• Jimmy Rollins predicted that the Phillies will win 100 games.  I sure hope no one made a big deal out of this. I mean, (a) the Phillies are good, so even if you are conservative and acknowledge that it’s hard to win 100 games, it’s not like 100 is an absurd number; and (b) it’s Jimmy Rollins and confidence is kind of his thing.  Someone wake me up when a meek player on a crappy team predicts 100 wins. Better yet, someone tell me when someone on the Pirates says “If we win 60, I’ll be shocked, because we’re really crappy.”
  • Kevin Millwood to the Yankees: Drop Dead.  Well, he didn’t really say that, but I’d like the Post to drag that one out again.
  • I don’t think there has been a time in history when more ink was spilled over a player showing up on his reporting date.  And who cares about early?  I used to work with a guy at the Ohio State bookstore who would come in early every day. He’d sit on the loading dock and smoke until everyone else got there. Didn’t really change the game any.
  • Alex Rodriguez lost ten pounds this winter.  Just like A-Rod to do something so selfish and embarrassing. God, when will he stop trying to be the center of attention?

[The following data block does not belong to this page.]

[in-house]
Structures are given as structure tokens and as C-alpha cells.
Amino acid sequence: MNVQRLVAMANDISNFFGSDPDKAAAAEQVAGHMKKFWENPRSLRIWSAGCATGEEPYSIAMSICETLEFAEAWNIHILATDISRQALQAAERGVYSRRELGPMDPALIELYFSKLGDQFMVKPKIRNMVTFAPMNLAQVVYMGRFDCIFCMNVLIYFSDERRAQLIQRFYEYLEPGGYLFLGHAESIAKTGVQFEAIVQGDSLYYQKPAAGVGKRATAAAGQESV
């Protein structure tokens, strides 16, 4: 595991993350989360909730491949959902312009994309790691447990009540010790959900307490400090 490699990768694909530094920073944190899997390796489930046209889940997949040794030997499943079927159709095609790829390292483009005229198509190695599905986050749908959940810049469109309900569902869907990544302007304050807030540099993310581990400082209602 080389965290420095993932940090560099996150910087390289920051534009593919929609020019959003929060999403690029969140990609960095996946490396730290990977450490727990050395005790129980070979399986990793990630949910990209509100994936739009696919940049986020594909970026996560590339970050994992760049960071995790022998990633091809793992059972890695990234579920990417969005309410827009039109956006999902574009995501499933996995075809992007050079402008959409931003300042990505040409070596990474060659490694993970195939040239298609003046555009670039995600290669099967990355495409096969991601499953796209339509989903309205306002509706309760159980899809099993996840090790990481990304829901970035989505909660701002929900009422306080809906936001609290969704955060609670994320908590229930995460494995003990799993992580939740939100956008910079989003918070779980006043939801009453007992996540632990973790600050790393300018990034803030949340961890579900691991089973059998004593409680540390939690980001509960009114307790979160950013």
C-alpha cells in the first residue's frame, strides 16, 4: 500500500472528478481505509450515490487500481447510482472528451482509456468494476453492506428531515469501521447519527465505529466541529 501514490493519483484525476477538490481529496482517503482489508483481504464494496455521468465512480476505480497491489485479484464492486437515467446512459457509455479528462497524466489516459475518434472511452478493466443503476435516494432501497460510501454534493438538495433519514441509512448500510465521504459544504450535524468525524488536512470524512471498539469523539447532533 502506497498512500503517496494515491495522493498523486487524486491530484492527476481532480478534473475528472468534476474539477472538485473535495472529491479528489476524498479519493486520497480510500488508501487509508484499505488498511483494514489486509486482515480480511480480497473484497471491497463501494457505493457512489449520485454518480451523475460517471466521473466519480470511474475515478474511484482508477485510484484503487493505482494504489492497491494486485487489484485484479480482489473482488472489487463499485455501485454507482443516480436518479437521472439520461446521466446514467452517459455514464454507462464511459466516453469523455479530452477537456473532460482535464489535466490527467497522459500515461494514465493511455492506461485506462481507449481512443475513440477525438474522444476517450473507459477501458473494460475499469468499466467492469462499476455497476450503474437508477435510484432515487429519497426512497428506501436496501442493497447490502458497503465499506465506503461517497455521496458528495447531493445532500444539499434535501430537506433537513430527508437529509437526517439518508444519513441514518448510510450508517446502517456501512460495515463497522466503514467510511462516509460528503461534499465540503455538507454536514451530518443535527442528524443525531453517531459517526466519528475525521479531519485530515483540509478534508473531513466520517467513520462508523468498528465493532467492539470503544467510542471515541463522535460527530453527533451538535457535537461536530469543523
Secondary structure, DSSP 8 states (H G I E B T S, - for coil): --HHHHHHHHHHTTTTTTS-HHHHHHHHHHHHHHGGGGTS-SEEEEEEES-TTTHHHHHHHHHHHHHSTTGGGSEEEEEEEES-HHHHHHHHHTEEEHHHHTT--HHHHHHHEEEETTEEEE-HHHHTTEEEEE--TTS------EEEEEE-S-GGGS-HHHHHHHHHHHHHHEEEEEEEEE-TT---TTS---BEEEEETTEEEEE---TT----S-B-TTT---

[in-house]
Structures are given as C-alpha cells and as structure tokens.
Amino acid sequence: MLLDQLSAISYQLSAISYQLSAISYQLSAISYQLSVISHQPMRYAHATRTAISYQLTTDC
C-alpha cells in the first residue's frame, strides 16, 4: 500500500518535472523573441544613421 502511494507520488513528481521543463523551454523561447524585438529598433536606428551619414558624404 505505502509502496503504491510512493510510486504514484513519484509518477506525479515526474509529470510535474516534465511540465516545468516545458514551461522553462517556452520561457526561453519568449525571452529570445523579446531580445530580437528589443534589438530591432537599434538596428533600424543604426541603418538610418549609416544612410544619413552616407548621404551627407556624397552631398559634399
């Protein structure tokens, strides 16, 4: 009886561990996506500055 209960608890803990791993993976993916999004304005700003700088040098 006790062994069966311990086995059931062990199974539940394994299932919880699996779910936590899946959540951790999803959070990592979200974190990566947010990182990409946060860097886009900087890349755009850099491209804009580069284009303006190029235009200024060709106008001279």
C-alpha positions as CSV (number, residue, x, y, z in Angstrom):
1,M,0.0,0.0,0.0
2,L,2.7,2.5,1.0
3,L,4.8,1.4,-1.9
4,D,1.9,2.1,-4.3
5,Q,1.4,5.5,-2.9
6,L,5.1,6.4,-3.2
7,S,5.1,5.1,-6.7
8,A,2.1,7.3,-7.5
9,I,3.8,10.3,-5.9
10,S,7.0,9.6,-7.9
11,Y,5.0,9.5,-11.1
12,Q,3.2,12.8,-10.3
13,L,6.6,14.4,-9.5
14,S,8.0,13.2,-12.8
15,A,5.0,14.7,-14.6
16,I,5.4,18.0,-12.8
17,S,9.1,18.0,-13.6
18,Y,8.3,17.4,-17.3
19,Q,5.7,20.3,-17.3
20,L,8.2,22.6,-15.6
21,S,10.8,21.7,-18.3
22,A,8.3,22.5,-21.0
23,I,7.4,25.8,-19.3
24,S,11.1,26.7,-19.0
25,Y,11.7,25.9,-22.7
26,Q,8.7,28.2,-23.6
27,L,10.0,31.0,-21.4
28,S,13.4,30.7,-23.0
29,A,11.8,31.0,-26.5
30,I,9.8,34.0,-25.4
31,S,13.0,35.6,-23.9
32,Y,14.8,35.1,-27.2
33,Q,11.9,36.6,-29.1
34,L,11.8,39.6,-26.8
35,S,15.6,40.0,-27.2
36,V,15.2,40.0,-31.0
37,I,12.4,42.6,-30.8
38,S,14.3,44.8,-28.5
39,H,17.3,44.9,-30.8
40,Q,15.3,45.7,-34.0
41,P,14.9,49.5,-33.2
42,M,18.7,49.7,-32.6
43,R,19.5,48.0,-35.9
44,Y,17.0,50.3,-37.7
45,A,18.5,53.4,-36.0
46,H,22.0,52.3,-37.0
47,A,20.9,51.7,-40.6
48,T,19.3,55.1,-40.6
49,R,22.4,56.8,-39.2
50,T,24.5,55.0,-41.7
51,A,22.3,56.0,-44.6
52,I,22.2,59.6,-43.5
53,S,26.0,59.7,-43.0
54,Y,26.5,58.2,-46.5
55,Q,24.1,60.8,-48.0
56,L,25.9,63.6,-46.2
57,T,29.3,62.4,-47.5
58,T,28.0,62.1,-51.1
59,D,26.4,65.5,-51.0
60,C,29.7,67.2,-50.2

• Brandon Webb had two years of trouble with his shoulder. Then when he came back at the very end of last season, he couldn’t throw it anywhere near normal velocity. Now he’s having shoulder problems. I sure hope no one is surprised about this.  People freak when they hear about Tommy John surgery, but way more guys come back from that than serious shoulder problems.
  • Cliff Lee has a mild strain in his side. This is not a repeat from 2007 or 2010.

Sorry to rub it in about my trip to the desert. But press registration for the fabulous Cactus League is already underway, and I have to get there by Wednesday to claim my sound-proof suite. A fashionable sporting website in New York has taken care of the reservations … and I am, after all, a professional journalist; so I have an obligation to cover the story, for good or ill.

Tigers in discussions with Jordan Zimmermann

Jordan Zimmermann
AP Photo/Alex Brandon

Jon Morosi of FOX Sports reports that the Tigers are in discussions with free agent starter Jordan Zimmermann. His sources have told him that the talks have become “serious”.

Zimmermann, 29, has a career 3.32 ERA across parts of seven seasons in the majors. He finished fifth in National League Cy Young Award balloting in 2014, finishing with a 2.66 ERA and a 182/29 K/BB ratio over 199 2/3 innings.

Among starters who have amassed at least 1,000 innings since 2009, only Cliff Lee, Dan Haren, Madison Bumgarner, and Zack Greinke have compiled a better strikeout-to-walk ratio than Zimmermann’s 4.09. While he doesn’t have the star power of other free agents such as Greinke or David Price, the Tigers would certainly improve their rotation by bringing him on board.